However, the independent winemakers regularly accomplish the seemingly impossible. From competing with the international drinks companies making bland wines to sell at supermarkets at ridiculous price points, to travelling the world to meet the public, sharing their passion grape to glass, little is beyond them. In the last few years, globalisation and consolidation of producers have had the detrimental effect of producing technically good wines whose styles have become standardised. In other words, the wonderful diversity in style and quality within the wine world is under threat of being homogenised. It is regrettable that many supermarkets and off-licence vendors focus on these kinds of standardised ‘techno wines’.
Is it possible to make an independent considered choice at a supermarket, faced with all that variety? It’s not often easy. You may get as far as figuring out the ‘sections’ to use that horrible supermarket jargon e.g. red/white, new/old world, special offers, fine wine etc. It is then that marketeers take over. Brand familiarity, price and label appeal are usually the key decisions. Faced with seemingly endless rows of wine, making the right decision on which bottle to get almost becomes hard work. It’s no surprise, given that the staff are more dedicated to filling shelves and merchandising and not helping to choose the right wine for YOU.
Balancing passion and planning
While an independent store will never be the wine equivalent of an Aladdin’s cave with countless gems of liquid indulgence for everyone, the service is more personable and the staff (in most cases) actually know what they are talking about. The wine merchant I work for, Last Try Wines, is dedicated almost exclusively to sourcing wine from family farms and independent producers. Unusually, we have a large chunk of our time dedicated to account sales i.e. pubs, hotels and restaurants. As a matter of course, in order to introduce our customers to these small independent producers and to enrich our their wine experience we offer a more personal service, detailed tasting notes, regular wine tastings. The idea is to provide our customers access to beautiful drinking wines that have been meticulously produced by dedicated growers who have been involved in every aspect of its development. I’m sorry to admit that often the passion comes first, and the business plan second.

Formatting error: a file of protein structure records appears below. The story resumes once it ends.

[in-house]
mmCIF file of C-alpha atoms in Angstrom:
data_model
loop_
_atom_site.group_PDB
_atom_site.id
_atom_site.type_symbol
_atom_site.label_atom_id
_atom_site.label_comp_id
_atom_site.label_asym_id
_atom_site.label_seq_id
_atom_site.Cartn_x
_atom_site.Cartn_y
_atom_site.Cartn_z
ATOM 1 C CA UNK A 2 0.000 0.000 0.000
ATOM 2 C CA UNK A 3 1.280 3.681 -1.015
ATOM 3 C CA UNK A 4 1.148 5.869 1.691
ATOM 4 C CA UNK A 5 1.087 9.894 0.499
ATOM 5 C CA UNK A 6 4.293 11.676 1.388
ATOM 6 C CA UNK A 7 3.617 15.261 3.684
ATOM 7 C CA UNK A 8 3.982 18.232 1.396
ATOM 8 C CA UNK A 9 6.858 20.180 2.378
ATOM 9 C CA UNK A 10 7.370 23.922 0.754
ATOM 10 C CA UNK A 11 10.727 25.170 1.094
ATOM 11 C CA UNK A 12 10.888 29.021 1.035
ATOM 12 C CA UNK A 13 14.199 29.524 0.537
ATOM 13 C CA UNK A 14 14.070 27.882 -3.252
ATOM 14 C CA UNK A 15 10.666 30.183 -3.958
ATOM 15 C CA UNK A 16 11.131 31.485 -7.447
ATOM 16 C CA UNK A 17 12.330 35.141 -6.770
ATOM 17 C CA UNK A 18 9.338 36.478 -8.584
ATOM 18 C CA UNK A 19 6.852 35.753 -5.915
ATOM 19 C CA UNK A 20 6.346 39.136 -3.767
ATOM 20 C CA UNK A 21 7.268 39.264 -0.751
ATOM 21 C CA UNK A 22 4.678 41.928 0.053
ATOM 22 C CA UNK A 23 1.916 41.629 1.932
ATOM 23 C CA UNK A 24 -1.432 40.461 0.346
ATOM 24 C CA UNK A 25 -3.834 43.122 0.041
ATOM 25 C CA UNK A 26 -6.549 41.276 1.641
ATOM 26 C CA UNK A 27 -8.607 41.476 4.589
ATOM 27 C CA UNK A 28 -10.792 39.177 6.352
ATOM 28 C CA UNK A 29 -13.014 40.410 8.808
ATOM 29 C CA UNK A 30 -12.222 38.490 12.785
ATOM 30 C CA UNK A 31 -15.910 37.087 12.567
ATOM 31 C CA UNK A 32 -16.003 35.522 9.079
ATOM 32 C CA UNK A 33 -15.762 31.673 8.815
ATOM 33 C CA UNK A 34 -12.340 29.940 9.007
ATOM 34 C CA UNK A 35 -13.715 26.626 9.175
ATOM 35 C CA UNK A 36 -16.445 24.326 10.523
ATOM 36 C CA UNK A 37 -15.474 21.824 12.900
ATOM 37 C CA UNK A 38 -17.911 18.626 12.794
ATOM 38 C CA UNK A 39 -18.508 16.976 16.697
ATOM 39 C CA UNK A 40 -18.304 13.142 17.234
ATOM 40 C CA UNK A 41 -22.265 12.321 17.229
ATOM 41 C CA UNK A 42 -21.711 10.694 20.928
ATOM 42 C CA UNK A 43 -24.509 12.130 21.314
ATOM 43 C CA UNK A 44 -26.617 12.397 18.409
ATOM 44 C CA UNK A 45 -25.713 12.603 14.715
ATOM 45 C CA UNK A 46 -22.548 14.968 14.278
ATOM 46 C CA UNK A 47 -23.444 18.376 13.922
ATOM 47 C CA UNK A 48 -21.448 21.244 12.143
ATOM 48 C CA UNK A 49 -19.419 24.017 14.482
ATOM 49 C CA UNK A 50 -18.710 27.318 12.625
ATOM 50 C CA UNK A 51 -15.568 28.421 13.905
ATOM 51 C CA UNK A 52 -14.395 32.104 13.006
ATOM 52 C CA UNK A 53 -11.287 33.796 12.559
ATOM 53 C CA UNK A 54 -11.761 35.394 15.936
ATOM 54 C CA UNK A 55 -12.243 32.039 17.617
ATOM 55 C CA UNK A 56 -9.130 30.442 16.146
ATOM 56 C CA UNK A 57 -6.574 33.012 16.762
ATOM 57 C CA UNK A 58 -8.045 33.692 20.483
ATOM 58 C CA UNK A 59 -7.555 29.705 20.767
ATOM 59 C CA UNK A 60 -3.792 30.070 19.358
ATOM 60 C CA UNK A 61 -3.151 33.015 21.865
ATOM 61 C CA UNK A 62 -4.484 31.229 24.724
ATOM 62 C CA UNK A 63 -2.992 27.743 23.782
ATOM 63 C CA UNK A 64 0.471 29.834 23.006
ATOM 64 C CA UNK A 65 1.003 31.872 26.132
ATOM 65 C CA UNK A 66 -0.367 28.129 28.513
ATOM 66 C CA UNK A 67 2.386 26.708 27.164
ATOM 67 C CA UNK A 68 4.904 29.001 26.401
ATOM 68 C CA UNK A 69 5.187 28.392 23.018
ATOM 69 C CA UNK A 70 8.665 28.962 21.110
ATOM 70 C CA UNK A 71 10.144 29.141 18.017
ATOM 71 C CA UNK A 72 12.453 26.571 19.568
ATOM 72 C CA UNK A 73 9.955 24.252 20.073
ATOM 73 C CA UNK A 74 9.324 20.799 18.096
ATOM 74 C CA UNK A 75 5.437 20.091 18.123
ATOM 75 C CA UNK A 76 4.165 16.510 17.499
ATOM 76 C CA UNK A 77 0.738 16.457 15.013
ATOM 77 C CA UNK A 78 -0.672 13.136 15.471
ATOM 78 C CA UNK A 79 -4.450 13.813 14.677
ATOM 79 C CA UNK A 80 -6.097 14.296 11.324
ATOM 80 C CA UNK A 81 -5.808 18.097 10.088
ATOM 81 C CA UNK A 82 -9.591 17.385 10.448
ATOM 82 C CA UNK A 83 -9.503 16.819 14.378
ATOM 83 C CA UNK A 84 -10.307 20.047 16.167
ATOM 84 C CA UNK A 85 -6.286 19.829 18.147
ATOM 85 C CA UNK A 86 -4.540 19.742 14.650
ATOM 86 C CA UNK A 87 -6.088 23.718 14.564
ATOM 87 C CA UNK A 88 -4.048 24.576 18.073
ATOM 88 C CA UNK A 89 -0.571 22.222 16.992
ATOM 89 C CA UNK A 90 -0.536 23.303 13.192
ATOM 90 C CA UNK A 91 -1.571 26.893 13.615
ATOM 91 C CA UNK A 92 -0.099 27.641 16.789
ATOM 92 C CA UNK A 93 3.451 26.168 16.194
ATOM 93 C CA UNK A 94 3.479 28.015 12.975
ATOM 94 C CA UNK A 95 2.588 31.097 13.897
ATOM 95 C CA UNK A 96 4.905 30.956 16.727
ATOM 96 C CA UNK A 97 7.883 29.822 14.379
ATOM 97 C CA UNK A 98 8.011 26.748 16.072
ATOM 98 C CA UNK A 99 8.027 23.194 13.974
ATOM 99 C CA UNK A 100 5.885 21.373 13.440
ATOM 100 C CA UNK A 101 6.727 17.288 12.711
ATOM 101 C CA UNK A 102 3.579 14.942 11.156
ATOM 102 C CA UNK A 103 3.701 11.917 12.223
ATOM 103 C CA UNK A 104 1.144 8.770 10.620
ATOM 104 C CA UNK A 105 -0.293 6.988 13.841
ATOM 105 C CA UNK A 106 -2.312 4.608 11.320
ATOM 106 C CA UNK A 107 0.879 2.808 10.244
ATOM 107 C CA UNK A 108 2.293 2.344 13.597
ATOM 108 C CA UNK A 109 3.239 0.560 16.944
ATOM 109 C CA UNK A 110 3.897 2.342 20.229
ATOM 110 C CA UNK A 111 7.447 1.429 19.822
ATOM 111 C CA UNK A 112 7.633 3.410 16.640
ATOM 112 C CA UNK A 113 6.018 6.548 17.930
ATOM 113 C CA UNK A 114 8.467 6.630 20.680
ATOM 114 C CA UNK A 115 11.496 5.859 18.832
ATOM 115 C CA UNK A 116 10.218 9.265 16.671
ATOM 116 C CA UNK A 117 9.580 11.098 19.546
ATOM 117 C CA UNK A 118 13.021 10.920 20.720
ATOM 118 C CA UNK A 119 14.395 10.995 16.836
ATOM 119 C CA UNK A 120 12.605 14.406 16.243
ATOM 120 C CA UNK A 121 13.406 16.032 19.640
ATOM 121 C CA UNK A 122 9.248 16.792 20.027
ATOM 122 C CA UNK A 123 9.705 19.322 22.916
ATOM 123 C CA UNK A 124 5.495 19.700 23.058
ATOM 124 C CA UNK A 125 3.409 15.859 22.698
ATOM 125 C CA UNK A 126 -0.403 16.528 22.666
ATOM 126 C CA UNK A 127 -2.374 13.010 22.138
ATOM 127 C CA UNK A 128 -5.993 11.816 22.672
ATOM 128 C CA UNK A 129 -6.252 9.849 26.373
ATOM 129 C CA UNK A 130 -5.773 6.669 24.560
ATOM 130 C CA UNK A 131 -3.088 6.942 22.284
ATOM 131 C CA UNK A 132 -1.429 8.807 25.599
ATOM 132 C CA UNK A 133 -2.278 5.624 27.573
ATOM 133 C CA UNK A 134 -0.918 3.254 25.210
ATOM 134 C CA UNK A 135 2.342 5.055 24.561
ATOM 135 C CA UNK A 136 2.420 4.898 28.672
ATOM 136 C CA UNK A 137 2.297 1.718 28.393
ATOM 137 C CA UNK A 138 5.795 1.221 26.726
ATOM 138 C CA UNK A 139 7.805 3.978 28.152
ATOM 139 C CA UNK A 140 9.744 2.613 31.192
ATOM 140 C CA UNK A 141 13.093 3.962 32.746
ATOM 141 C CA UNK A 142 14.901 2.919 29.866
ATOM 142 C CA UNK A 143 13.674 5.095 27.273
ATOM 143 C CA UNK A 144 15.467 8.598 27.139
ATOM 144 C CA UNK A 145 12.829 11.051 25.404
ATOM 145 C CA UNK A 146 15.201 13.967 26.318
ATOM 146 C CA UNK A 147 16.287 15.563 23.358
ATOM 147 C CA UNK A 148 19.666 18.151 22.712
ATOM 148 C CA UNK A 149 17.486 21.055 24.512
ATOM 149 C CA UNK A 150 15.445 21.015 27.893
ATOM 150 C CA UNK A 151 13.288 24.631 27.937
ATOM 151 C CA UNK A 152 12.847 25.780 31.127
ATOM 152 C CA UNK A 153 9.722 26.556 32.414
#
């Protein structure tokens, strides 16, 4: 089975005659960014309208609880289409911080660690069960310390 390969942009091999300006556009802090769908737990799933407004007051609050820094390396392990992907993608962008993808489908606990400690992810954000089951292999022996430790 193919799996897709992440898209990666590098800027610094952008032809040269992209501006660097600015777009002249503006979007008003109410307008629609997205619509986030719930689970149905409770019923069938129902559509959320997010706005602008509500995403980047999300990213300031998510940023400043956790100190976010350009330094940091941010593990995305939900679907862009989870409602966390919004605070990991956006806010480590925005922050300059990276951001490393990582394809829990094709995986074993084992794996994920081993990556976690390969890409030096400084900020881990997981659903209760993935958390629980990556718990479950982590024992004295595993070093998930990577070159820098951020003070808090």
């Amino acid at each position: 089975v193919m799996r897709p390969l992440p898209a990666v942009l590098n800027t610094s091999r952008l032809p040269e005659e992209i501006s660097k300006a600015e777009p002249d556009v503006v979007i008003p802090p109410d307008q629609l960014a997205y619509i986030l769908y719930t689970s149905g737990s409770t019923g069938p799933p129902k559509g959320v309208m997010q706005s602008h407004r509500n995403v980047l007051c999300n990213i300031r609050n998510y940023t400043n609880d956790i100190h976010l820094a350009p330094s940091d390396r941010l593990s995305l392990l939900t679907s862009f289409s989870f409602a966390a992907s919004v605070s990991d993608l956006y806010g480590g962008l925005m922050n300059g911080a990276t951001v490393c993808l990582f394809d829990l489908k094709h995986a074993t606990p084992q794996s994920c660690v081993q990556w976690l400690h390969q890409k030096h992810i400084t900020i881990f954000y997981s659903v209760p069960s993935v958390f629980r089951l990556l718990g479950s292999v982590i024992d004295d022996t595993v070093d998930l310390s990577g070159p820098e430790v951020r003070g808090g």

The cold mechanics of making wine for the masses almost seems ‘factory farmed’ and clinical, soulless. I like to think of wine being made and bottled at the vineyard and then shipped in cases to its final destination, but this is not how the big boys do it at all. The reality of ‘big wine’ is often as bland as the end product produced. I remember being absolutely stunned by 2 wines from South Africa and asking the winemaker why he doesn’t make more. It was absolute liquid gold! The answer from the rather stern Afrikaans wine maker was as follows: he only makes 2 wines (named after his 2 daughters) and he blends them in such a way as to reflect the personality and individuality of his daughters. If he is not entirely happy with the vintage then the wines don’t get released but sold on to a commercial winery to be used in their blends.
To me this is music.